As for rendering differently, we can support all the major browsers on all platforms and the rich text will appear the same as when you create it on the desktop. The only difference appears in the new sub-pixel text location of IE9/10 and Safari, which due to more exact placement can be slightly different. We finally gave up on matching the text placement in these browsers and provide an option PNG capture for thsoe who want exact placement.

      Our current tool does more than our previous tool that only produced Windows modules and we haven't yet touched on the other benefits of HTML 5. THe development process is WYSIWYG and users never see the HTML or our Javascript libraries.
      Tony_McS
  • Microsoft is as close as it gets...

    Sketch Flow is actually a reasonably complete experience for bridging the gap between design and development. It isn't perfect, and is probably most useful Silverlight developers, but... Its a huge step ahead of Photoshop. As Sir Name said, I'm not a Silverlight biggot, but it goes without saying that there is in fact a tool on market that does a reasonable job of doing mockups. Interestingly, if you've ever seen a sketch from sketchflow, they purposefully provide "sketchy" controls, rather than "pixel perfect" design capabilities, specifically to allow the design to explicitly declare that it is a rough up, not 100% representative of the finished product. For MS dev teams (Silverlight or otherwise) it is highly useful with reasonable feedback mechanisms, tie in to source control mechanisms and ALM lifecycles (we use TFS, but it can tie in to other source control mechanisms as well).
    selliott80919
  • Odd

    It's odd that Microsoft has a preview site of their homepage that was responsive in its design (which is apparently so rare it became a news story), but Apple does not.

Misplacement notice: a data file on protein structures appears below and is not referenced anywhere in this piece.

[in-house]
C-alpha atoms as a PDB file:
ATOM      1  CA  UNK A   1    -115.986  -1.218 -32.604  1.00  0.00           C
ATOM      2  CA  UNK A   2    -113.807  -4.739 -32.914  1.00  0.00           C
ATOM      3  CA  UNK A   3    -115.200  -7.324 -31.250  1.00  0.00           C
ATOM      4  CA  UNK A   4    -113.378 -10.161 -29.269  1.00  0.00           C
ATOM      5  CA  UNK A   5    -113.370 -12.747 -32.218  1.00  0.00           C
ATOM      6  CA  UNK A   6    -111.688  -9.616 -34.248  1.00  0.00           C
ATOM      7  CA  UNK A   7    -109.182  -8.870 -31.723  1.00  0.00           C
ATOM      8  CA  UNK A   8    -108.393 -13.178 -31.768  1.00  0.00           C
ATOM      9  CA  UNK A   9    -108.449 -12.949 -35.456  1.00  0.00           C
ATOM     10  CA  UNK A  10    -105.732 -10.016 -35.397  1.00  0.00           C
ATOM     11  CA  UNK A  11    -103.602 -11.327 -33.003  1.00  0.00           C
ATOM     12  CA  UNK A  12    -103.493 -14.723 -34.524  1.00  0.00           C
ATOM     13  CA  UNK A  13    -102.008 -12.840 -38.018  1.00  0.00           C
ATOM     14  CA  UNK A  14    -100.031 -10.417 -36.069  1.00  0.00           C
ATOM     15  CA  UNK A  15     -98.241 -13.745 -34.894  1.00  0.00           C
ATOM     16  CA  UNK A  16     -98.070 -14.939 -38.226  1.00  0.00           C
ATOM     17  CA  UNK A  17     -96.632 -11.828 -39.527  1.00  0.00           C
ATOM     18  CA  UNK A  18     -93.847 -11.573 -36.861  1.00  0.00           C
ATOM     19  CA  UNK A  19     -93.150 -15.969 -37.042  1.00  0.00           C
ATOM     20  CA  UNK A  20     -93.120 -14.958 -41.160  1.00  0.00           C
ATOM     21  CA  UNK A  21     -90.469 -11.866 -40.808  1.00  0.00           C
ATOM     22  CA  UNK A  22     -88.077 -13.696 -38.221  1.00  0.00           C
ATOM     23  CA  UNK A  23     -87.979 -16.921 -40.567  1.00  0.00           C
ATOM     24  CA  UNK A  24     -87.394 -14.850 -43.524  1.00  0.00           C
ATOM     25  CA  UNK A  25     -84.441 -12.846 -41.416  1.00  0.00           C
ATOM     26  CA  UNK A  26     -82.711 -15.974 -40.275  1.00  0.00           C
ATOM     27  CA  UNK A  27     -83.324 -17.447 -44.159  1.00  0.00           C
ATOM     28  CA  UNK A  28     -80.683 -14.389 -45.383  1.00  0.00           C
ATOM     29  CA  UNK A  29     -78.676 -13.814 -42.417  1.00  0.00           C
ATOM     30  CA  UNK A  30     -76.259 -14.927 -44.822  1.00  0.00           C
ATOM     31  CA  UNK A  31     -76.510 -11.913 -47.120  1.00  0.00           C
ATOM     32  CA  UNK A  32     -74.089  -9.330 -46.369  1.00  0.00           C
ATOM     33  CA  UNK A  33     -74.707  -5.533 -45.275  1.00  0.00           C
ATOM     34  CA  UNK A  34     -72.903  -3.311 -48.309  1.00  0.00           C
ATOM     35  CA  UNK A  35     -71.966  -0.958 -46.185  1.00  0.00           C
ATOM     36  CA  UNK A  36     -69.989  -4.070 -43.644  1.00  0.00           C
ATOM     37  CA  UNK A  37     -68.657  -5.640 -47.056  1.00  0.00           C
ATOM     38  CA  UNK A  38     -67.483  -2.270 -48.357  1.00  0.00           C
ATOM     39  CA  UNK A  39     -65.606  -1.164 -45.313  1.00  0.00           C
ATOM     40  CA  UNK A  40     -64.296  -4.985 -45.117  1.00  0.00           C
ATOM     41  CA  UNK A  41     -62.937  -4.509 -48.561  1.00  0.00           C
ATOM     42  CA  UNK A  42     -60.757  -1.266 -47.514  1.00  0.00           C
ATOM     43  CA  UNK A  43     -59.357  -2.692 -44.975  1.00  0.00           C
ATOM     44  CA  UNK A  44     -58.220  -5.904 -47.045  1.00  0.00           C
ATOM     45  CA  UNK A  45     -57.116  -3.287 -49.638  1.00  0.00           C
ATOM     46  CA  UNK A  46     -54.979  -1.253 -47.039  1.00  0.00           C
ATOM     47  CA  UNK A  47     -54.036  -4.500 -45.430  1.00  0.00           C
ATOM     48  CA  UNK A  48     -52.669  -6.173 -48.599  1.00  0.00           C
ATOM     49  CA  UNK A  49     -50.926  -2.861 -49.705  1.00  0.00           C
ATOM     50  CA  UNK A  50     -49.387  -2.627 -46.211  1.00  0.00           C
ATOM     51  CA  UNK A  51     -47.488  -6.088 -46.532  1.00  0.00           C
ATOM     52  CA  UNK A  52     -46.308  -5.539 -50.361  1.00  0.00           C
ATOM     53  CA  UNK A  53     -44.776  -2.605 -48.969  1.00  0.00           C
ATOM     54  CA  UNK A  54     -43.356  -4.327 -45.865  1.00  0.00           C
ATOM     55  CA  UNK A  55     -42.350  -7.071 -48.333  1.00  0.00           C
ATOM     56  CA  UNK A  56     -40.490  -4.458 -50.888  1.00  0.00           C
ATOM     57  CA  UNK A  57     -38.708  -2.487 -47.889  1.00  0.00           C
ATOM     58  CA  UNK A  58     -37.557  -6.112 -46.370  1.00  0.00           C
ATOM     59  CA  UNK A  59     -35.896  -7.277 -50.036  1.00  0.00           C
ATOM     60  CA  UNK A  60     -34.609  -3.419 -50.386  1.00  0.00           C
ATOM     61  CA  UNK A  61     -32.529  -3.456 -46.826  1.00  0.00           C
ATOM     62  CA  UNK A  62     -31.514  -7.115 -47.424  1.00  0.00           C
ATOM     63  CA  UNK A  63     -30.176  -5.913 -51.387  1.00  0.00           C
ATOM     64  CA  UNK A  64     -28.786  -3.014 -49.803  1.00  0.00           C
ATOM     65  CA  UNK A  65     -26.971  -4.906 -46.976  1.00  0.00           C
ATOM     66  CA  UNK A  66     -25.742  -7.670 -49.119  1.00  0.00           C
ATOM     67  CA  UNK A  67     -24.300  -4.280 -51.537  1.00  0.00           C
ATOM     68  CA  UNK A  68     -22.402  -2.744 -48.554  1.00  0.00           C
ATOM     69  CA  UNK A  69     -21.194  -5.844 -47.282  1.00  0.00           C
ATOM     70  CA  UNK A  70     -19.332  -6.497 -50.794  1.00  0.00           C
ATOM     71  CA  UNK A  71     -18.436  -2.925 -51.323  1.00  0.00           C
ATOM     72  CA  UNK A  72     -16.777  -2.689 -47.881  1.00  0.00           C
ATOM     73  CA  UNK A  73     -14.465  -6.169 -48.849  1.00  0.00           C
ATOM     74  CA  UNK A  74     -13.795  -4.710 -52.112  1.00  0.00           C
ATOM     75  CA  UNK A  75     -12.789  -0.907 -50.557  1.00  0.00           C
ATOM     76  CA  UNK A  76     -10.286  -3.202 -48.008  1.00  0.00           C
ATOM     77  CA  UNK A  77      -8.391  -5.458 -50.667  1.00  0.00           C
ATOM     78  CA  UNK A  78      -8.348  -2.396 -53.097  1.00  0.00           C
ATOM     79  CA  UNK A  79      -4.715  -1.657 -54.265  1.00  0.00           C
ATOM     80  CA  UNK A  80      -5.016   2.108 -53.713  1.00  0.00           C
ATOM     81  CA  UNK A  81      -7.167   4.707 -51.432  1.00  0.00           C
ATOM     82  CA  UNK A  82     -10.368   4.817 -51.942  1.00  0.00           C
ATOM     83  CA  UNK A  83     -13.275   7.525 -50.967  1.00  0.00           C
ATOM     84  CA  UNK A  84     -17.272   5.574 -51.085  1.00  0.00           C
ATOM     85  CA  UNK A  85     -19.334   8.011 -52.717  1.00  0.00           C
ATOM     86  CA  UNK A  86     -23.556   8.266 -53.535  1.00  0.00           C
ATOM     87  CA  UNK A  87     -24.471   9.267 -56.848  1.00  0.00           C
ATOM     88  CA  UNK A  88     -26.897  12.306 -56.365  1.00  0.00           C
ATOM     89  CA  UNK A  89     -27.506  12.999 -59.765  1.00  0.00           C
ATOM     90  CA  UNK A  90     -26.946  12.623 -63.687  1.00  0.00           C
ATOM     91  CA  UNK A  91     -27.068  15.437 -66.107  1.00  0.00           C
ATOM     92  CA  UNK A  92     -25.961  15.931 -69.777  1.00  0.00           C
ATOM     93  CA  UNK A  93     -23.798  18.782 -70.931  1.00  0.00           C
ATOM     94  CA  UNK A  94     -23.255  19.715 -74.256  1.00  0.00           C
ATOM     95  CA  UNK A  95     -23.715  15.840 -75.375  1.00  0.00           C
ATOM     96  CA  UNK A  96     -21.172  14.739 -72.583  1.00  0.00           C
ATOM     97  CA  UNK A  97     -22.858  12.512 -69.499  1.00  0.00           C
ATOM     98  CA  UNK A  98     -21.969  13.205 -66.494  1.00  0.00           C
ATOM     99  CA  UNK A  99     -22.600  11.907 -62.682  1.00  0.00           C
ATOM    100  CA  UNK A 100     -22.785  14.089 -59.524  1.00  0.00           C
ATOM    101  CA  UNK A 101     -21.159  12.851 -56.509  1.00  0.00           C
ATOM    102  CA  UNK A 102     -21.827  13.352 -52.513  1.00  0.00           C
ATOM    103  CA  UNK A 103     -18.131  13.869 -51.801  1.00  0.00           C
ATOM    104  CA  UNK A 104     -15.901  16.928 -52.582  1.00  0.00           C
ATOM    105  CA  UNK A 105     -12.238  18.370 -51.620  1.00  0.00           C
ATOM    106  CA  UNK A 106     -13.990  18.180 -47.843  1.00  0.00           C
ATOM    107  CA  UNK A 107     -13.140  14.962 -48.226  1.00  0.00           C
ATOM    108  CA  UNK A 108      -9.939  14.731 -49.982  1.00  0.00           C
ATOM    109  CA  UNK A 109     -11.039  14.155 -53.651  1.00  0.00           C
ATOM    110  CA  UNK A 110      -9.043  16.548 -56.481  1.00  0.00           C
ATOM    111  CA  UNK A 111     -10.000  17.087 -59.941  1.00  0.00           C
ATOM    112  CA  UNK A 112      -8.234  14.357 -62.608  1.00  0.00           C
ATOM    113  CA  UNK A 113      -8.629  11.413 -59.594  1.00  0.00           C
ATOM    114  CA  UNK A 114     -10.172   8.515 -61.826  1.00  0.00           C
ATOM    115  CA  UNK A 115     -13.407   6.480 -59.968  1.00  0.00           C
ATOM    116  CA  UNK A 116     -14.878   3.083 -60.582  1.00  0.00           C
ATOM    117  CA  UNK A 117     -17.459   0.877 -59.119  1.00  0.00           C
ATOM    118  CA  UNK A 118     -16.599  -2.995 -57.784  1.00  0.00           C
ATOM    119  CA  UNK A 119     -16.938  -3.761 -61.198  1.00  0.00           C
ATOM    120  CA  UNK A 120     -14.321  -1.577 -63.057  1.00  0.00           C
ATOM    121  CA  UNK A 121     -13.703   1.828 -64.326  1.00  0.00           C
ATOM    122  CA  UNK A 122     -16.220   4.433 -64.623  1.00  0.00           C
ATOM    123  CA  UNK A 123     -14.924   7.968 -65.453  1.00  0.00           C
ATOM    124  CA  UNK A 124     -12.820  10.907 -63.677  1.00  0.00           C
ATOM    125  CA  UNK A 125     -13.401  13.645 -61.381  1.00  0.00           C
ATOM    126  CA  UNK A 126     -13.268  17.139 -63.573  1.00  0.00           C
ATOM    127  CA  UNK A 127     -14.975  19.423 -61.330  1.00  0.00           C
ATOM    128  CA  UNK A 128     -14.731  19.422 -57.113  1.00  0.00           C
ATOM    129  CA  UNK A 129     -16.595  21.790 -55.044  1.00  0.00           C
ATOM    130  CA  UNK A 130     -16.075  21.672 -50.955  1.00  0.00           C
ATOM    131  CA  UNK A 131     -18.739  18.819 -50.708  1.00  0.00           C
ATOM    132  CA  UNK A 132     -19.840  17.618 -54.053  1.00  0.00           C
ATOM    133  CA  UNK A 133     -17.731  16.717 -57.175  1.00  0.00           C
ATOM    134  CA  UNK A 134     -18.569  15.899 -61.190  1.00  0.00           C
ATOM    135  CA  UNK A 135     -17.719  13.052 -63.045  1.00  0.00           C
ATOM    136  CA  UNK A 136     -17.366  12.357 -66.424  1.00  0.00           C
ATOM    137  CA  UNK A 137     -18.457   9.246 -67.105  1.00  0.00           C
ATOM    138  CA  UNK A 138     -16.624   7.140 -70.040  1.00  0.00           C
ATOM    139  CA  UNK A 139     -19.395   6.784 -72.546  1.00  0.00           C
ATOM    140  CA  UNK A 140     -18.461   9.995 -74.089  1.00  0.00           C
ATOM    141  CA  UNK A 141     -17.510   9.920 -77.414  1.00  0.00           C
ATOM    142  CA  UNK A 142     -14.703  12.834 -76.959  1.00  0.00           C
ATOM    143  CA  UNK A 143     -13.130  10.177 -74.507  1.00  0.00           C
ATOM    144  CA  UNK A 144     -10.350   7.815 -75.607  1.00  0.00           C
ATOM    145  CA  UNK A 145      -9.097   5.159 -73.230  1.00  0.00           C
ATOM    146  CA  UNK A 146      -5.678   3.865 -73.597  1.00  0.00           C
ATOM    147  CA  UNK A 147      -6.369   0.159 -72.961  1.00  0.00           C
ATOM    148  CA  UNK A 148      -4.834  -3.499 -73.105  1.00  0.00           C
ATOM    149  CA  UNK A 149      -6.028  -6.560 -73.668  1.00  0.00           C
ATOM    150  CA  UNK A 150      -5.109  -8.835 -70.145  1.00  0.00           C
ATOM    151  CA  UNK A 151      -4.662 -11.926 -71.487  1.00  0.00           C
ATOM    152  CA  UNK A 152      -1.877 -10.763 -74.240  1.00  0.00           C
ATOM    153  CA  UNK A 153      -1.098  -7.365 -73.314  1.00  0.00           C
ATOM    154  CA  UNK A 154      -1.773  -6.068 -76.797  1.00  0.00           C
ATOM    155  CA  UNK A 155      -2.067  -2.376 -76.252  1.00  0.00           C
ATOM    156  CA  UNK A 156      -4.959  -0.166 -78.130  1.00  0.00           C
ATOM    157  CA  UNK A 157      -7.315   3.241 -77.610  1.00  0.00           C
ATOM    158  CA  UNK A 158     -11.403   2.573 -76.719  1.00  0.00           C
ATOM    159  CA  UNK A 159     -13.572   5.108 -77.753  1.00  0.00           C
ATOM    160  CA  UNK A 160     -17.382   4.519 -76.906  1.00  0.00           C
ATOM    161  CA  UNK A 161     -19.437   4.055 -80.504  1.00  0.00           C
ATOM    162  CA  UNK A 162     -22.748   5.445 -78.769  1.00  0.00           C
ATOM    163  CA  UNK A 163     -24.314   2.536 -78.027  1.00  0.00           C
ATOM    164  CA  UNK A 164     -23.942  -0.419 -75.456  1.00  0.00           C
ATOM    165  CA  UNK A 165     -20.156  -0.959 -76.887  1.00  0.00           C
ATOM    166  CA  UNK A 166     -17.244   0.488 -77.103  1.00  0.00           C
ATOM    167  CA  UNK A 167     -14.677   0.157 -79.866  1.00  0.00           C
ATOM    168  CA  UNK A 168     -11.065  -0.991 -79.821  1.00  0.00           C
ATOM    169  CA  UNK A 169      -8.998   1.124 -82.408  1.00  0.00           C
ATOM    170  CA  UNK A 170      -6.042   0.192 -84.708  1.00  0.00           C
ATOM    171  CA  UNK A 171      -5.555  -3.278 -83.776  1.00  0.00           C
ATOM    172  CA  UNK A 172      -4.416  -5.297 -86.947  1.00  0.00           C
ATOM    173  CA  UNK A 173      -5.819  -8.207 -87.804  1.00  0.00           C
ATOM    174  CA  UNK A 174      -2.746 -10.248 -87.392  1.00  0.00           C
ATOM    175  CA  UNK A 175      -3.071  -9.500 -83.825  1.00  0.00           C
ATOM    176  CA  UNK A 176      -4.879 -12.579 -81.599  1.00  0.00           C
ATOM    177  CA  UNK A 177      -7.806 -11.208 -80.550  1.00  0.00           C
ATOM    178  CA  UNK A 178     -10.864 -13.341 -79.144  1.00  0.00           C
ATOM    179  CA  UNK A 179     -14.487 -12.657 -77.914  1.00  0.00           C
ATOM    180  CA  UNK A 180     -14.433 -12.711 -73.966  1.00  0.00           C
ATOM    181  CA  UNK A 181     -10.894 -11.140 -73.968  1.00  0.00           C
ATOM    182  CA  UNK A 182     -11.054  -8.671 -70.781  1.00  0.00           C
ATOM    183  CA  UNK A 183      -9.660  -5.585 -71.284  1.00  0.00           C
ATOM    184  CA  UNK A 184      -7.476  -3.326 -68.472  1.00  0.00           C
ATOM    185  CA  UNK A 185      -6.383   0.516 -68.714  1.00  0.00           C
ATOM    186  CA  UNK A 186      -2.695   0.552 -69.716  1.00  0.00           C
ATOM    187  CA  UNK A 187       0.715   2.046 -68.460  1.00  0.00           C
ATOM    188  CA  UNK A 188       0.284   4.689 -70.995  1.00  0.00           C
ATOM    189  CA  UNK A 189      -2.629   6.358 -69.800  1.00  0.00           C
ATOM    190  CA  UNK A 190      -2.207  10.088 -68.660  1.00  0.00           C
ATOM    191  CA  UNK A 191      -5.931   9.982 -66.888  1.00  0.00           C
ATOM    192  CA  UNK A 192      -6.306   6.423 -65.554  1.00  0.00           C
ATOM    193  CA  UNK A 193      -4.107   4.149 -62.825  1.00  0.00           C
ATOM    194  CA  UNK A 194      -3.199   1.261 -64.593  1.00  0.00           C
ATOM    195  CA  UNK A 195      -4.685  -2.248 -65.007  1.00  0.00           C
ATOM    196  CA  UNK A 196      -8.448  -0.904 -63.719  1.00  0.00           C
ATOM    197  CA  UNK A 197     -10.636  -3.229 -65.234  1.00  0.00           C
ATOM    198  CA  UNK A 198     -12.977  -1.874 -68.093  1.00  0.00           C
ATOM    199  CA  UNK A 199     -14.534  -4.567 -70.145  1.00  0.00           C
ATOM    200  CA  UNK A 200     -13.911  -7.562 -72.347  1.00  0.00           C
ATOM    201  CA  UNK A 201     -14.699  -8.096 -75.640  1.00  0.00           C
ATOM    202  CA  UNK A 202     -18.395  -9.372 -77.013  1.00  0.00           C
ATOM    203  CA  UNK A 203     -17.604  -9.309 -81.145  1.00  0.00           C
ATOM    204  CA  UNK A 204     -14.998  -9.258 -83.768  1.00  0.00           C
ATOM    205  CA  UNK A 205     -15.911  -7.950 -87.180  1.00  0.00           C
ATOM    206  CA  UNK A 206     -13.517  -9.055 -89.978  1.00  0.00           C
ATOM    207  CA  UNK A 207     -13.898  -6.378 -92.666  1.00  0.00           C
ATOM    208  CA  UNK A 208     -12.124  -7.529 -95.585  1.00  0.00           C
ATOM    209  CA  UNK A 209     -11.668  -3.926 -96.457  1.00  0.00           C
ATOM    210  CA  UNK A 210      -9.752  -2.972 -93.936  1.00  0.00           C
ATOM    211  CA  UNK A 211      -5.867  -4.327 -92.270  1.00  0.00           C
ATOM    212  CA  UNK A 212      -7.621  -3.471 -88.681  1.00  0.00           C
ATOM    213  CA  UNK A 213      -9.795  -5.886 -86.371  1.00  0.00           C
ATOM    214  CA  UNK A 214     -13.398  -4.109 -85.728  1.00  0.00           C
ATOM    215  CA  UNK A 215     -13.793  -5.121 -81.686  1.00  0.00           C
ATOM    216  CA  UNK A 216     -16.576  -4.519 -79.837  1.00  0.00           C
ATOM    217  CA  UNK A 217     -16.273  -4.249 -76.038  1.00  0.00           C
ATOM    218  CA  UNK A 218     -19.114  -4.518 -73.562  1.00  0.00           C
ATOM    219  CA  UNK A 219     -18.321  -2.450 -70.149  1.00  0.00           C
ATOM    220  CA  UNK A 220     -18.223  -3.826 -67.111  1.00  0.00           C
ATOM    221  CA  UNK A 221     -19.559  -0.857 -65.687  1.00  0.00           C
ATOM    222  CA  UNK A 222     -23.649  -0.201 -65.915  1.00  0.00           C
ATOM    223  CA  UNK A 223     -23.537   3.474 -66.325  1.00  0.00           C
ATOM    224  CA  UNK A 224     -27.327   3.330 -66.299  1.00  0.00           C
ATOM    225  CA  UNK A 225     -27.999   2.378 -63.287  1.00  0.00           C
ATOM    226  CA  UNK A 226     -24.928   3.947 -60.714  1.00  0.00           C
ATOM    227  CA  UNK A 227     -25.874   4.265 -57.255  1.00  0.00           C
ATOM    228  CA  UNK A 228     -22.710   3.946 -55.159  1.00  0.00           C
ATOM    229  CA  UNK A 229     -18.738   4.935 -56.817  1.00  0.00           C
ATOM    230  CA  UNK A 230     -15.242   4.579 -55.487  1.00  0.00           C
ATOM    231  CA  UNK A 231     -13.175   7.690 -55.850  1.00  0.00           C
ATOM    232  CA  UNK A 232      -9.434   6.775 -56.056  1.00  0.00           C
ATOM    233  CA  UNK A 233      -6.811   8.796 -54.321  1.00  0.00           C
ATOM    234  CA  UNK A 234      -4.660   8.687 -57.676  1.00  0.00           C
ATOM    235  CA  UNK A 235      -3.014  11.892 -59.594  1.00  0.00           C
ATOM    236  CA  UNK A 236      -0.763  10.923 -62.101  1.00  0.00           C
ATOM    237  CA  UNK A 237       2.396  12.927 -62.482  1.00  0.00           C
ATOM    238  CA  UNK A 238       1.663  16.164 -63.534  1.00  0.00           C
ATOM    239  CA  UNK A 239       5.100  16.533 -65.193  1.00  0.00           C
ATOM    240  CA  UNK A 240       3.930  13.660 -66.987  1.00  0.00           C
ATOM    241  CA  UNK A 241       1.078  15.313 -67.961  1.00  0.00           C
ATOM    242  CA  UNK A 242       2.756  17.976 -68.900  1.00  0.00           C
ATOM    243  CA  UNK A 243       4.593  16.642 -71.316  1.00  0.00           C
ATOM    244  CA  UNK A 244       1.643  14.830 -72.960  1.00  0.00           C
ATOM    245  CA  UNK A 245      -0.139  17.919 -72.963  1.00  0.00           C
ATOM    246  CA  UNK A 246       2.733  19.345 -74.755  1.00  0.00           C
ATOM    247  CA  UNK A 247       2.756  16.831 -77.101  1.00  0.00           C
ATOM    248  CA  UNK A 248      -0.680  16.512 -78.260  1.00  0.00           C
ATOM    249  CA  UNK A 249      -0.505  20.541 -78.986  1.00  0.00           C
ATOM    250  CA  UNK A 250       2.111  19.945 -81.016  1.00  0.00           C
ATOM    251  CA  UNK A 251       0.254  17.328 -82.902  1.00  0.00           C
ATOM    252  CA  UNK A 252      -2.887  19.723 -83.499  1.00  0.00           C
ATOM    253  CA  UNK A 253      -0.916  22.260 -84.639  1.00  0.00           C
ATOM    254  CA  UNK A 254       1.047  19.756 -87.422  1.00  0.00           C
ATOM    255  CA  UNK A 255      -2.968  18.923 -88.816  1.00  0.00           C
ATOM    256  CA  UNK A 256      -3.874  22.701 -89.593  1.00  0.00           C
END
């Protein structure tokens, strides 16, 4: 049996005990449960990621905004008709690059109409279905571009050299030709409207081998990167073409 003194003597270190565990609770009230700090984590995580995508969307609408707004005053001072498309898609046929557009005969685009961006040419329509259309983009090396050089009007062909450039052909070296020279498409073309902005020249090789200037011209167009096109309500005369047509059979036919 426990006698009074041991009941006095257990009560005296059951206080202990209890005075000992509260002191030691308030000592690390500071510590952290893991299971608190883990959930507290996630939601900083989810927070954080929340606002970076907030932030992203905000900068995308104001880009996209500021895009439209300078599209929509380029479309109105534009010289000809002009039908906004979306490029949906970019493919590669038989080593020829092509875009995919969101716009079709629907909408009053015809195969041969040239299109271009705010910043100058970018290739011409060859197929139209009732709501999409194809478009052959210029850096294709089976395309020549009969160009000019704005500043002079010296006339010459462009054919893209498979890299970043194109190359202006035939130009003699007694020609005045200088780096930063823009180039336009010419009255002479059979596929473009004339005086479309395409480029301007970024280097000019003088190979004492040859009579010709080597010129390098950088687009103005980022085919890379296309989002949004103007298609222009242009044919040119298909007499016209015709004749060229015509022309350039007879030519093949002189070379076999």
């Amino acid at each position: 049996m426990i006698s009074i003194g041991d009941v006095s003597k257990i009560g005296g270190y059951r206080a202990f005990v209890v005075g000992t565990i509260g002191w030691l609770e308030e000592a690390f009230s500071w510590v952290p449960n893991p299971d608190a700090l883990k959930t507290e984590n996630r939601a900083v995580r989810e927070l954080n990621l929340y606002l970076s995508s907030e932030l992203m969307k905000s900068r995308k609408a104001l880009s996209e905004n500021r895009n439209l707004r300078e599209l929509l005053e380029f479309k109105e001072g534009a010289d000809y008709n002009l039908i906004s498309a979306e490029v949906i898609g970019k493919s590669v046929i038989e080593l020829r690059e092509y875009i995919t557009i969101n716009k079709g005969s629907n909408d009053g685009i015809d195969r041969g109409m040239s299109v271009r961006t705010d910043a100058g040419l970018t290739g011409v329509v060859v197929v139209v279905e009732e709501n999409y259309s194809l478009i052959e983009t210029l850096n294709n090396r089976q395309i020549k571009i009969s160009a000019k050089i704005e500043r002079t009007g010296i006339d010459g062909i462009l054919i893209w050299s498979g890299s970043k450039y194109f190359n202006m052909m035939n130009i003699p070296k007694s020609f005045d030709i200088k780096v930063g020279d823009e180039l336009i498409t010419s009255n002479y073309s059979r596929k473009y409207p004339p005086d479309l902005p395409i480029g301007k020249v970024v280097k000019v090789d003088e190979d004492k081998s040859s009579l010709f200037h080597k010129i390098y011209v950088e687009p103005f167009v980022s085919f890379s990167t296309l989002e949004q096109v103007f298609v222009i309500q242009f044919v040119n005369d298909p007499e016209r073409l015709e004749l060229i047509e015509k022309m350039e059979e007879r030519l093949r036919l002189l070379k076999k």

I also hope that WPTouch and non-high DPI mobile websites die in a fire.
    Jeff Kibuule
  • As a developer...

    I truly hate working with HTML/JavaScript/CSS. Maybe it's because I work most with "web applications" and not "websites." It probably makes up 50% of my job, but the tools for it are dreadful. Web-based applications are is convenient for users since they only need a browser but making an application with any level of complexity is horrible. I feel like even the smallest and easiest of UI development is 10x more complicated than say making a desktop or mobile app. It's like trying to shoehorn in app development into something that was originally designed for creating glorified brochures and books.

    When building web-apps you now have to worry about: state management, a vastly increased attack surface (XSS, CSRF, script injection) and other common "mistakes" (id numbers in the query string), dealing with compatibility against the quirks of IE7, IE8, IE9, the various versions of Chrome, Firefox, and Safari in terms of HTML, CSS, and JS differences. Then add trying to add in AJAX to make the website more responsive, dealing with users who click the back button after submitting a form. And lately add in the current trend of "responsive design" where things scale as needed.